Hidden zinc stocks in Spain fuel shortages, price rally

Credit: Zinc China

A pile-up of hidden zinc stocks in Spain has helped create shortages in top consumer China and bolstered a price rally, despite expectations of surpluses this year for the metal used to galvanise steel.

Stocks not held in exchange warehouses have climbed in several countries, but the stand out is Spain where a major smelting operation is located, analysts and traders said.

The San Juan de Nieva smelter in Spain, one of the largest in the world, is owned by commodities trading and mining group Glencore, which declined to comment on whether it was piling up zinc.

China, the world’s biggest consumer of zinc, has seen a decline in refined zinc imports this year

“Glencore’s aim in holding stock back from the market would be to support the physical market, support physical premiums,” said a trading source.

“More importantly, it keeps metal away from London Metal Exchange (registered) warehouses where it would be visible.”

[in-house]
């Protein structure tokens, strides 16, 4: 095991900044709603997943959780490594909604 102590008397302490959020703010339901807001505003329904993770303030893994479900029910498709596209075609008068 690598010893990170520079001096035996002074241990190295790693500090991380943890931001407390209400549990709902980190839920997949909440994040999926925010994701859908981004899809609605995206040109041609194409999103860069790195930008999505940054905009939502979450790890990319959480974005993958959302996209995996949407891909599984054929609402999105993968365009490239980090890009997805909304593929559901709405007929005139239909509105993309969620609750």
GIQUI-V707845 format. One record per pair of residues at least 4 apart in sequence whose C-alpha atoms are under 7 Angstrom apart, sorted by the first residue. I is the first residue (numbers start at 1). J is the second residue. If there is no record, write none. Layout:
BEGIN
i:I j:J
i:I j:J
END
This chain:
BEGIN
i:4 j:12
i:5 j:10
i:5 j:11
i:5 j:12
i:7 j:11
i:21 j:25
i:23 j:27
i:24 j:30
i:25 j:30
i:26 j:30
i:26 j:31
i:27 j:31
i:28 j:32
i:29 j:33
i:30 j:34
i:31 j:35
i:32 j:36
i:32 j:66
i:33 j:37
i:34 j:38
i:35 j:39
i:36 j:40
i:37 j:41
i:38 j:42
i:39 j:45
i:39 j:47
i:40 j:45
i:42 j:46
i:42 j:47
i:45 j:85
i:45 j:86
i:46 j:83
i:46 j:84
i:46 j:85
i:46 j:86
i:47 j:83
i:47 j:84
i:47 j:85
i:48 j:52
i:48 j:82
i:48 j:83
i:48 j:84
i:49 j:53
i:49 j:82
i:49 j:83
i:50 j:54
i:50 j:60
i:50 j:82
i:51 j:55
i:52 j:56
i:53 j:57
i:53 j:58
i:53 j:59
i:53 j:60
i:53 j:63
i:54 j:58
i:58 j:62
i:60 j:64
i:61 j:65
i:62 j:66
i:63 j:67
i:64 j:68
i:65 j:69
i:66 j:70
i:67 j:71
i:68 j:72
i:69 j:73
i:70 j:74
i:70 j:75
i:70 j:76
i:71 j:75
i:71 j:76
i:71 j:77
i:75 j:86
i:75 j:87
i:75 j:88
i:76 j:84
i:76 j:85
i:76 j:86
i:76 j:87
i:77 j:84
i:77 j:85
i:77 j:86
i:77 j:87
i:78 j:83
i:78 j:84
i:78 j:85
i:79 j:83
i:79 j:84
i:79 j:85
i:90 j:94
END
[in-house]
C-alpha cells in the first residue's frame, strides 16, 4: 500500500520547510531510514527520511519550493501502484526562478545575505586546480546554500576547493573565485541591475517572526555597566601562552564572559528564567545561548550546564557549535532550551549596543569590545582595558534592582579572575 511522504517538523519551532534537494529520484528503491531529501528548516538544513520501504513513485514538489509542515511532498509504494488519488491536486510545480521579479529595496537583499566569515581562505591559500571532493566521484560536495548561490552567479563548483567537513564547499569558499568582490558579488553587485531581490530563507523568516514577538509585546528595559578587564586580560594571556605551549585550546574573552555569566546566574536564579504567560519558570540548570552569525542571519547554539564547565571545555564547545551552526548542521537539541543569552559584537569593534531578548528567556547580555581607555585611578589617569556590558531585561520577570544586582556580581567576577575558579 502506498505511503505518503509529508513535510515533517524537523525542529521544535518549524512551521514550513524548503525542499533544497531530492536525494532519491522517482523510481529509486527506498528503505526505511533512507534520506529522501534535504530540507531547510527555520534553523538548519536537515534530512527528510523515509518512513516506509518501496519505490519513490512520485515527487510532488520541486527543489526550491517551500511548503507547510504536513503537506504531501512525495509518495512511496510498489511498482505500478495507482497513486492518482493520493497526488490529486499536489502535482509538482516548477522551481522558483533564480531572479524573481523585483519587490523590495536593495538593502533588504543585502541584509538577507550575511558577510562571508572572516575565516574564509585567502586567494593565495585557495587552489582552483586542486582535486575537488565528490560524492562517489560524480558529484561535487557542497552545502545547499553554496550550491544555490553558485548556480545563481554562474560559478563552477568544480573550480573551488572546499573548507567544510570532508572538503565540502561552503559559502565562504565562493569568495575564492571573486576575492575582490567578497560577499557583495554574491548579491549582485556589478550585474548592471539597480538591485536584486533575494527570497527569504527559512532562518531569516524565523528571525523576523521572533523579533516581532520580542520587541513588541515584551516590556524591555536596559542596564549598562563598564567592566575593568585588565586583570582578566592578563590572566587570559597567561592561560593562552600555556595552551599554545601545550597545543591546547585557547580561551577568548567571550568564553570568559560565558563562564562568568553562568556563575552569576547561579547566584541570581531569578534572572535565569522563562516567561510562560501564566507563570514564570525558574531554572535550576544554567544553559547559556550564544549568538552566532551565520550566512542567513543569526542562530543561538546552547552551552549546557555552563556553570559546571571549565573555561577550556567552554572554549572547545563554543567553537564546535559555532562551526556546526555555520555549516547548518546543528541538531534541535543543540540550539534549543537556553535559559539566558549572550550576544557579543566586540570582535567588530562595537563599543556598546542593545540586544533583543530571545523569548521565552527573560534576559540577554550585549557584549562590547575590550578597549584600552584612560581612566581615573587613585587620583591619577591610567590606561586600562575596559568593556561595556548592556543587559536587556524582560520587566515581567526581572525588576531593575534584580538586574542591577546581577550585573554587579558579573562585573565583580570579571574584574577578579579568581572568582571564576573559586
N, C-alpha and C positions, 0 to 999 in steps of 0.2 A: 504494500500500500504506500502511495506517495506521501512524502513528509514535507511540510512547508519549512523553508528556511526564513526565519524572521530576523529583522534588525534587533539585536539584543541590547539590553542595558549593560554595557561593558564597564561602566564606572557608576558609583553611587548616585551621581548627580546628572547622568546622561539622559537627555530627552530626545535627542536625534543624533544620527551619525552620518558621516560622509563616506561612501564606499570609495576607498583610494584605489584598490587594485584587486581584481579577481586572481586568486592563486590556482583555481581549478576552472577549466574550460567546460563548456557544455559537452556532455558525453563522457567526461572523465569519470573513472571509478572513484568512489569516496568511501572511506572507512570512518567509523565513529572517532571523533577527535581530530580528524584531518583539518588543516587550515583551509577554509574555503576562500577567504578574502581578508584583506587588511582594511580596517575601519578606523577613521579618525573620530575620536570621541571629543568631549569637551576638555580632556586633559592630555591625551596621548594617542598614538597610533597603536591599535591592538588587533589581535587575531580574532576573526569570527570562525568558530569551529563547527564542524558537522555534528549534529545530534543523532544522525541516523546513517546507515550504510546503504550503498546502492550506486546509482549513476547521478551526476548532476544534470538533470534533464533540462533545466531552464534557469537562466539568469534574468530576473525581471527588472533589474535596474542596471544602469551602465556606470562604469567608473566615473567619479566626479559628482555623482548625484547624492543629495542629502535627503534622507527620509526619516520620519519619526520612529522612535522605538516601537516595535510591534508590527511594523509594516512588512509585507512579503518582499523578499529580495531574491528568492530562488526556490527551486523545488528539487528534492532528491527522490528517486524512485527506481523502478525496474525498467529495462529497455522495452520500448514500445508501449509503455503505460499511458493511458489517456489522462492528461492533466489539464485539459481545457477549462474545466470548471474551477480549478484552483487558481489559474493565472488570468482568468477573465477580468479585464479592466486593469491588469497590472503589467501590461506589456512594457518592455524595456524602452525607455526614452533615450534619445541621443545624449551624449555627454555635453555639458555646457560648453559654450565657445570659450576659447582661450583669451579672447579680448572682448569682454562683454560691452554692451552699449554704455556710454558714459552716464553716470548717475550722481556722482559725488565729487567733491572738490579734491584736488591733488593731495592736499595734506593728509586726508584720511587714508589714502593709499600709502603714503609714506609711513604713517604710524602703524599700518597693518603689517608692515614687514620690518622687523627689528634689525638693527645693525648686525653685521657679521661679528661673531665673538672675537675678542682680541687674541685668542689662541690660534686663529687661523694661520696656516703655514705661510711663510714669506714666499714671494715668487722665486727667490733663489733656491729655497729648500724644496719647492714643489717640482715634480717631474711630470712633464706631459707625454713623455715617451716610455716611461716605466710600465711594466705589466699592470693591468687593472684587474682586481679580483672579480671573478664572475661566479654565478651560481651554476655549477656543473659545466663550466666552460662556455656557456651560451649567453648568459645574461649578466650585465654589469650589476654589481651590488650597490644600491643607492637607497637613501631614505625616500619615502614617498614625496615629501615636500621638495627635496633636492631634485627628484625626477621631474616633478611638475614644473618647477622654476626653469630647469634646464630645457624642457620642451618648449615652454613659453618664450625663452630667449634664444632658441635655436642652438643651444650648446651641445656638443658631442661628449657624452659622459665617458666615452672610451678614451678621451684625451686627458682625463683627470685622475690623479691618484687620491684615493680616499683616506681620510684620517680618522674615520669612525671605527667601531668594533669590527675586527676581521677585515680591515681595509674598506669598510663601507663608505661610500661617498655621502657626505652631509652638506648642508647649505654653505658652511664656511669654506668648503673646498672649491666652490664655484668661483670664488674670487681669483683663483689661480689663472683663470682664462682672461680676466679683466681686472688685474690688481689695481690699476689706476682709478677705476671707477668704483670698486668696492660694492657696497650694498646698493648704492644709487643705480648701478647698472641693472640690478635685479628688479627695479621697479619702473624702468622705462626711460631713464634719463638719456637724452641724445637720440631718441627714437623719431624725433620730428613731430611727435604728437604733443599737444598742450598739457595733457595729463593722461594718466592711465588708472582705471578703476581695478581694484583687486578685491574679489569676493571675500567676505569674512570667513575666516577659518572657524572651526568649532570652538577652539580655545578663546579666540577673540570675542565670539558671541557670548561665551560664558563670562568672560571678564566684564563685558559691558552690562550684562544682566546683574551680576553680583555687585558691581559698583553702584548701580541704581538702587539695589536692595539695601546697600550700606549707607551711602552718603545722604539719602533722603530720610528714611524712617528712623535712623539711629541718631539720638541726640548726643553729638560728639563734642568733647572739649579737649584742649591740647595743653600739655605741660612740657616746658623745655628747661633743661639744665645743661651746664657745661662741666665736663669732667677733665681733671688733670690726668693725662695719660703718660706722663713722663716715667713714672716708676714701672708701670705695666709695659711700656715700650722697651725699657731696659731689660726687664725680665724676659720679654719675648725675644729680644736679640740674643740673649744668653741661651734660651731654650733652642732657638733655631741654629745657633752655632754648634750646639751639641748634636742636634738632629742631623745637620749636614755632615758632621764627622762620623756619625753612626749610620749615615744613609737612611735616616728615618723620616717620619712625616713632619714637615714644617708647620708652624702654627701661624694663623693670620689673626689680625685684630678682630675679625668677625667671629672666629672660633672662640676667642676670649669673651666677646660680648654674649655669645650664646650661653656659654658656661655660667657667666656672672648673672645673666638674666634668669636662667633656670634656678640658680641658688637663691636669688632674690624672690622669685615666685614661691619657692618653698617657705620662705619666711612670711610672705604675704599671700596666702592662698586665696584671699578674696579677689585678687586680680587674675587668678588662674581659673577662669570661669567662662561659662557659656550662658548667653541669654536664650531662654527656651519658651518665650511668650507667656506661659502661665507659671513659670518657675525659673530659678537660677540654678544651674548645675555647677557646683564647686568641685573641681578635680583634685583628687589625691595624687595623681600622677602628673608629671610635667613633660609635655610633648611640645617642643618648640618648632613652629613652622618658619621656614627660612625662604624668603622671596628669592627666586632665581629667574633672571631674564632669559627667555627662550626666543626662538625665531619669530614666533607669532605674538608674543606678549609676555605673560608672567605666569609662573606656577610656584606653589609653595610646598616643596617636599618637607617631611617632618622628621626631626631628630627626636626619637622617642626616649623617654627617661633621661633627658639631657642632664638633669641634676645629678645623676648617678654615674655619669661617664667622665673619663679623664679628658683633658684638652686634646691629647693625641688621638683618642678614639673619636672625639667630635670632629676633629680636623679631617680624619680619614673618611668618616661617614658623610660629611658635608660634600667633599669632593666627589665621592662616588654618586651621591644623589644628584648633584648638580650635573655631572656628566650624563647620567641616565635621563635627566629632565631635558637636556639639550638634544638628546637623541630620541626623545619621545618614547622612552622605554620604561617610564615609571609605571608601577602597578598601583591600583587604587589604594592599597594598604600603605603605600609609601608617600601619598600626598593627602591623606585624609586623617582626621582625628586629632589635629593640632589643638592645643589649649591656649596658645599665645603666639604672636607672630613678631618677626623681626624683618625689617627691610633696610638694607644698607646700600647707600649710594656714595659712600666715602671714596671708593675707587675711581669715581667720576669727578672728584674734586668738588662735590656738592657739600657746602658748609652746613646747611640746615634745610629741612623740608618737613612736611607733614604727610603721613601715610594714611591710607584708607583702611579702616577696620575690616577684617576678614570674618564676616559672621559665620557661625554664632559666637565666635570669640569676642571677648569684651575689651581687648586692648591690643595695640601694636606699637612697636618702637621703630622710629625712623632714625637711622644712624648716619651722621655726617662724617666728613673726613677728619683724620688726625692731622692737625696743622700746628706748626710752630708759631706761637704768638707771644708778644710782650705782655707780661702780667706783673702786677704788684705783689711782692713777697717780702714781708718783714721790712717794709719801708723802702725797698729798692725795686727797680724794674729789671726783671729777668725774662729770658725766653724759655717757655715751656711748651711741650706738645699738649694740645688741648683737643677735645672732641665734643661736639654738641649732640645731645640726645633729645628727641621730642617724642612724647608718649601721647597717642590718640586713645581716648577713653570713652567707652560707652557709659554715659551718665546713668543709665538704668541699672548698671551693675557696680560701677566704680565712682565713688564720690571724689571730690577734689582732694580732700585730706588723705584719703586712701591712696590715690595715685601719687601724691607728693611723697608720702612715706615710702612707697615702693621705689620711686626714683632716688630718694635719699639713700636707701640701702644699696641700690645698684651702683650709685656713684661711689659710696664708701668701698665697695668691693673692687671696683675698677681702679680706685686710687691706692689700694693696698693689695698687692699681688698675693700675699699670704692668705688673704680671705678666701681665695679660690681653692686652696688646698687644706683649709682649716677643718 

Benchmark zinc has been the best performer on the London Metal Exchange (LME) since the start of October, rallying about 18% compared with 11% for copper, touching an 18-month peak.

The latest Reuters survey of analysts shows that the zinc market is forecast to see a surplus 257,500 tonnes this year.

“You’ve got pretty clear evidence of stock builds of zinc at producer locations rather than on exchange,” according to analyst Oliver Nugent at Citi.

The sharp drop in refined zinc exports from Spain this year showed the extent of inventory building up there, Nugent added.

In the first seven months of 2020, exports slid 41% to 161,603 tonnes, data from the International Lead and Zinc Study Group show.

The shortfall of 111,100 tonnes is nearly half of the expected global surplus.

China, the world’s biggest consumer of zinc, has seen a decline in refined zinc imports this year.

The combination of lower supply and rising demand due to Chinese stimulus has created tightness and pushed up bonded warehouses zinc premiums in China to a one-year high of $105 a tonne.

The shortages, however, could ease, Nugent said.

“High ex-China producer stocks if unwound could significantly weaken physical markets, but our base case is that they will be held back for some time.”

(By Eric Onstad; Editing by Pratima Desai and Louise Heavens)

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